This is not the PG-rated books from the past, the word "orgasm" is actually used. So is the F-bomb and other expletives. *gasp* Seriously, it does push the boundaries more than the innocent SVH series, but it's not very shocking by today's standards. Except that it does involve the Wakefield Twins, which was strange at first. Of course, current trends had to pop up, like Twitter and Facebook, Justin Timberlake and Beyonce, which always makes a book better and doesn't date it in the least. (That was heavy sarcasm in case you weren't sure.) The book does refer to some incidents and people from the SVU series, but only certain elements, otherwise it's mainly a continuation of high school and no one from the university days actually appears in the book.
Neither Elizabeth nor Jessica felt true to form, especially Jessica, and in fact, none of the characters, whether seen or just talked about, were right. Sure, some people change and some don't, but not a one was recognizable. Where did these strangers with the same names come from? Why couldn't there have been some semblance of the original shining through? Again, I have a hard time with the basis of the book, so that has severely colored my view of the entire thing, but as it stands, it was a complete waste of a good idea. I'd be willing to bet that any fan of SVH could come up with something a million times better than this dreck. Wasn't there an original ghostwriter available? You know, someone who might actually know the world and characters, and have the skill to develop them both in a believable manner?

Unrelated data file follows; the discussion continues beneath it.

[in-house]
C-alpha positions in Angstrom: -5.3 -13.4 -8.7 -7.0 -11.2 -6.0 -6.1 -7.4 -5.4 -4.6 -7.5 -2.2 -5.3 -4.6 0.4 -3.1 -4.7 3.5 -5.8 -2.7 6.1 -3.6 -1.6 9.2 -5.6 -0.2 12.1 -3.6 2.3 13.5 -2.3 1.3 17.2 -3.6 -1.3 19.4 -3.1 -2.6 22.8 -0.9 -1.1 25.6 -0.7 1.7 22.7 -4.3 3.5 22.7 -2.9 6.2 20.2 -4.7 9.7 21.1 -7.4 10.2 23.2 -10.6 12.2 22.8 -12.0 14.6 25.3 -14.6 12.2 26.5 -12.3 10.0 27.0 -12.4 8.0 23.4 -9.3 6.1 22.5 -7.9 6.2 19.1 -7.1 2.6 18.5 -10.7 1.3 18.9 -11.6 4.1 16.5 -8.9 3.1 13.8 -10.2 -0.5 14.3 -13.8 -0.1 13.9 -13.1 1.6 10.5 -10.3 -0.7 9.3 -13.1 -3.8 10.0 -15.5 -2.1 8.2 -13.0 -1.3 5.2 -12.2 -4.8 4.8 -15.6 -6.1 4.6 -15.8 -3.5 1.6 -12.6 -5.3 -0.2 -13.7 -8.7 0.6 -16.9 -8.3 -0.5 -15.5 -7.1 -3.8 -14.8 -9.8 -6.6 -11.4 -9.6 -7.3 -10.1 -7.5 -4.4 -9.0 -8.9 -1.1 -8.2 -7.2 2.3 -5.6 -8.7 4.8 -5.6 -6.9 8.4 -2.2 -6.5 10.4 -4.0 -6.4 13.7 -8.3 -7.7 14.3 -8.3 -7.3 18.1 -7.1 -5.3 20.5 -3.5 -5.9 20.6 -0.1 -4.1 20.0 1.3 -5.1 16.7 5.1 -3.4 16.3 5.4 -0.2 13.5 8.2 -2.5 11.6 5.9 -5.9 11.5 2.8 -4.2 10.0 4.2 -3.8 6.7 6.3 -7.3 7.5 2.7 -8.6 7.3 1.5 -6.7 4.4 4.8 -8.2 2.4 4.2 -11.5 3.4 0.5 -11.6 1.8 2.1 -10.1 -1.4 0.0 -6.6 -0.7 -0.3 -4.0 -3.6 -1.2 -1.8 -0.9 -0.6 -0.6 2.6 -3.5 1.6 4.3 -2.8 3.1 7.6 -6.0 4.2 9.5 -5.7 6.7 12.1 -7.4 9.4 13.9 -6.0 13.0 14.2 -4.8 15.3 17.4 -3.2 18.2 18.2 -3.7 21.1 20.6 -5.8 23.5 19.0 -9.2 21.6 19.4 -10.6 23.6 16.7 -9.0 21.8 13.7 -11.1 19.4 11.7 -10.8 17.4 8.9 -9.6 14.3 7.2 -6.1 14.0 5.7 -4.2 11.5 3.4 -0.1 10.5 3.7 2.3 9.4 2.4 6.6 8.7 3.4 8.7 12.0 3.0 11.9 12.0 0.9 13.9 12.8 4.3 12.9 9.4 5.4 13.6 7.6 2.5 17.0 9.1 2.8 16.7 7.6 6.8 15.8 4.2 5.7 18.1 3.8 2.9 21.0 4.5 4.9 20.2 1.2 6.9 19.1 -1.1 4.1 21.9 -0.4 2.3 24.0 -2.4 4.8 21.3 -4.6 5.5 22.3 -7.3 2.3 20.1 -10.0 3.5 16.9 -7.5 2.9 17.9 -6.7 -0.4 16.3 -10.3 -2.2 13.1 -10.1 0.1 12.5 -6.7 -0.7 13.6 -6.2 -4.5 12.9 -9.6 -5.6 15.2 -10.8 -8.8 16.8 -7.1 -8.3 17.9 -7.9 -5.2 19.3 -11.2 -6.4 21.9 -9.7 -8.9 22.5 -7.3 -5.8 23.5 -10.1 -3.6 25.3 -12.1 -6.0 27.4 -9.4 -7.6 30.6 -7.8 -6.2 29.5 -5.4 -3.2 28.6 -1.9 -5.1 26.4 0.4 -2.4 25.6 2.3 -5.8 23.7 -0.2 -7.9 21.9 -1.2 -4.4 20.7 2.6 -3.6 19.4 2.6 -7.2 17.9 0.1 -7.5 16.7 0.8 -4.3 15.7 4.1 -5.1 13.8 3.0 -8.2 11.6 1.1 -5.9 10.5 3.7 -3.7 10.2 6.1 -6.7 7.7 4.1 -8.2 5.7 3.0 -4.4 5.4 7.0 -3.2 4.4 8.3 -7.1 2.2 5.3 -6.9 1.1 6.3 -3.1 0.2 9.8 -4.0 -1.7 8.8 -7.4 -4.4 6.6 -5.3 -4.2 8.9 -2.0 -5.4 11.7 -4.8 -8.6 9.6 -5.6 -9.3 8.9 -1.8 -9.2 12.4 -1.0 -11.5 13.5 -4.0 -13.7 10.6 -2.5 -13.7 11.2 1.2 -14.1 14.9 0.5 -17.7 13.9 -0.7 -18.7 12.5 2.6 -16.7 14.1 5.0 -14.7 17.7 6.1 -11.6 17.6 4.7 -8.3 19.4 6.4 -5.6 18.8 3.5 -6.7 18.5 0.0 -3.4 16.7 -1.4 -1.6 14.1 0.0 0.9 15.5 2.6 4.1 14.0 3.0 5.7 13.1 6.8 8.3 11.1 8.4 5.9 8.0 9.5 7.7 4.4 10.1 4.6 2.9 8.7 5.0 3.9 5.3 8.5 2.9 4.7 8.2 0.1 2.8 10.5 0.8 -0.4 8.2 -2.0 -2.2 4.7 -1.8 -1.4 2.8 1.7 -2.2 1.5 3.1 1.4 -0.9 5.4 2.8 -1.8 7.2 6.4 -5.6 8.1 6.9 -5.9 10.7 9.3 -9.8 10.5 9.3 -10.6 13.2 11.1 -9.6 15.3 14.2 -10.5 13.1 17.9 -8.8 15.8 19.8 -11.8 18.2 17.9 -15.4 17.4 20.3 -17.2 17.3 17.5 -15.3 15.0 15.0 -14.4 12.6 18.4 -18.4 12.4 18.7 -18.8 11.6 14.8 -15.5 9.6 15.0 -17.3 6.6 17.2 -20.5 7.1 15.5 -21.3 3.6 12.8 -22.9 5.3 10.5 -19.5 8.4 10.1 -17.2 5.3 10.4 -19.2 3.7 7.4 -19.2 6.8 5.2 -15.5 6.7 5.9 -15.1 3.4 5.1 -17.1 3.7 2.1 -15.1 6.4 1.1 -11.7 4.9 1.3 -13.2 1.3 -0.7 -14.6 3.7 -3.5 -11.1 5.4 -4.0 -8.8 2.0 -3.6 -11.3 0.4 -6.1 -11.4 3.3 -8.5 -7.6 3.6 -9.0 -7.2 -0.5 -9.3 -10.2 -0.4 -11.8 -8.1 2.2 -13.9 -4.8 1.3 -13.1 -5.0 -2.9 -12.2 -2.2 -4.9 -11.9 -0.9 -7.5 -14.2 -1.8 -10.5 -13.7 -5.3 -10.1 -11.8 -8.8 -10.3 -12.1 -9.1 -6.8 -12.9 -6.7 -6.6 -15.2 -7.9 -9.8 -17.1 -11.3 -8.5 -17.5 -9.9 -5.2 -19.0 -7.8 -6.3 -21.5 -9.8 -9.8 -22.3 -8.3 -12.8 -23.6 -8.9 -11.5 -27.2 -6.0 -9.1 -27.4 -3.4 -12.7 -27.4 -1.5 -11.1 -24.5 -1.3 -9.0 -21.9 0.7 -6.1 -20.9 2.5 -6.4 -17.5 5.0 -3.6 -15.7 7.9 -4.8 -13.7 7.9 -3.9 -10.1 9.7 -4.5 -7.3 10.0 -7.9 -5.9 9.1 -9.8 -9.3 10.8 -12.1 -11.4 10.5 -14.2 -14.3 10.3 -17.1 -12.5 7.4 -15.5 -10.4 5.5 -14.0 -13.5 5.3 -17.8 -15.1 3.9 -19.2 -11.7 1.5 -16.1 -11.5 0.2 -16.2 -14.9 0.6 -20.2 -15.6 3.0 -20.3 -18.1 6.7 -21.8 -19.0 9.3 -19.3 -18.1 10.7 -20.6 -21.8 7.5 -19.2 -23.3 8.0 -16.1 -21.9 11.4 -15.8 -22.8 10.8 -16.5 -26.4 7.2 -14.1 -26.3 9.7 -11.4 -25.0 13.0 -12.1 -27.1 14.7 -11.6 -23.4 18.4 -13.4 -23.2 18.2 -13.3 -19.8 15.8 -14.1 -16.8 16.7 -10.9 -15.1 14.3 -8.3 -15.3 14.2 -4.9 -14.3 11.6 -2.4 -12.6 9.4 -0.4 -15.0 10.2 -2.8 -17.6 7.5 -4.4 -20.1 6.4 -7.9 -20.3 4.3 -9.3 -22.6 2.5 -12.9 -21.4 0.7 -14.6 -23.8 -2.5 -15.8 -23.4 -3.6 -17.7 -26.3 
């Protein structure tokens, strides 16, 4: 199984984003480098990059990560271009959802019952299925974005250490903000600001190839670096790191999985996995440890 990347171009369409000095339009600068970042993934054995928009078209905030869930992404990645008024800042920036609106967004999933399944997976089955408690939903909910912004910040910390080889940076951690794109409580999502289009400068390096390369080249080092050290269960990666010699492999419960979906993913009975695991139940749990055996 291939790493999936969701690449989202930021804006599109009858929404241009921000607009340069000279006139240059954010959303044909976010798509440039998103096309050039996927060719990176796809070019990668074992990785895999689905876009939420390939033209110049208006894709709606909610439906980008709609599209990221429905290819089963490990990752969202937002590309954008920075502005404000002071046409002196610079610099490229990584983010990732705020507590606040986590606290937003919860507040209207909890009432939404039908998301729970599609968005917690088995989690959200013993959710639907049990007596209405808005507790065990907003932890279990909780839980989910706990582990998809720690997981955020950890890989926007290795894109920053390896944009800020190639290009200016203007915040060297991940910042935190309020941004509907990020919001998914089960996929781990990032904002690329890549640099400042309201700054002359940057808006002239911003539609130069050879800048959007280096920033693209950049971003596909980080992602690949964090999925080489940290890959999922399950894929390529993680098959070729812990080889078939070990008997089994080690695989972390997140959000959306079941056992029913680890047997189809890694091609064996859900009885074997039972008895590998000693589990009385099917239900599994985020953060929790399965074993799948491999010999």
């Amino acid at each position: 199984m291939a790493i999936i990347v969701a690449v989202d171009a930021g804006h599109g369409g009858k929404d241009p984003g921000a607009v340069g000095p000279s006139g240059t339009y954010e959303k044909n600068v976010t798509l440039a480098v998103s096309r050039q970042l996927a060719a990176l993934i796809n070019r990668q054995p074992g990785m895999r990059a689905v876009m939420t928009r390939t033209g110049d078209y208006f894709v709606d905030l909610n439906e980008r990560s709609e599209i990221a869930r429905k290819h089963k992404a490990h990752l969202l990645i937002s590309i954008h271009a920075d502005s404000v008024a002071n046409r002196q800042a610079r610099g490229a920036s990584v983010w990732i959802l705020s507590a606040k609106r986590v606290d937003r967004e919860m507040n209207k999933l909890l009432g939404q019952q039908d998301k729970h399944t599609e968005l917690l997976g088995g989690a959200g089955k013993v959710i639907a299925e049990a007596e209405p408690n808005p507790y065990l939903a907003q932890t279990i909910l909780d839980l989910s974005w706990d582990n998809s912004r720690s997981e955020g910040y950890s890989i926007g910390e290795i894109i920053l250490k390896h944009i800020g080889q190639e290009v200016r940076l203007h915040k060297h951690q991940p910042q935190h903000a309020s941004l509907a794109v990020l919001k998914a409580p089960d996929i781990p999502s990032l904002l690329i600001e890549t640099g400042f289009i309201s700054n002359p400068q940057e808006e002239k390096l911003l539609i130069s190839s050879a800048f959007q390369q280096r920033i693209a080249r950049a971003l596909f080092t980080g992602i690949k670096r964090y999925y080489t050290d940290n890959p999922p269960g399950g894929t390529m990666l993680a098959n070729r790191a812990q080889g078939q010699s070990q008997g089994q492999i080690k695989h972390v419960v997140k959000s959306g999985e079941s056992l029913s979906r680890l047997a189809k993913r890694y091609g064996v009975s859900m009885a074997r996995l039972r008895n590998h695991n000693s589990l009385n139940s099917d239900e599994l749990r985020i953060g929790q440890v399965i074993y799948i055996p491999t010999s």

The writing is rather clunky and purple-ly, often managing both at the same time. Redundancy abounds, editing mistakes, including wrong names and inconsistencies to previous events in SVH-iverse, and lots of use of the words "like" and "so", more-so in Jessica's narrative than anywhere else, which was really, really, so, like, irritating. Like, really. Ms. Pascal must have had a thesaurus at the ready, because there were big words awkwardly thrown into the narrative. While I appreciate authors utilizing lesser known or used words, some just don't blend well with the rest of the text and they pop-out unflatteringly. The structure needed fine-tuning and tenses were oddly used to differentiate the flashbacks from present day.
To put it succinctly, the writing isn't great and neither is the storyline, what there is of it. This was a bizarre read even by Sweet Valley standards and an insult to fans. Seriously, does Francine Pascal hate this universe and its readers? I think I'll stick to the Sweet Valley High series and make up my own stories about what happened afterward.
Second lesson learned: Everything always turns up fucking sunshine and roses and unicorns and lollipops for the worst person (or people) in the end.
I'd like to leave you with another winning description,
"There were no tears, but her mouth was twisted in a silent sob." -page 17
A thought a few hours after having finished this book: Maybe another "sequel" will eventually come out and it'll begin with Elizabeth waking up from the nightmare that is this book and we'll get the real ten years later story. Ahh, sweet dreams.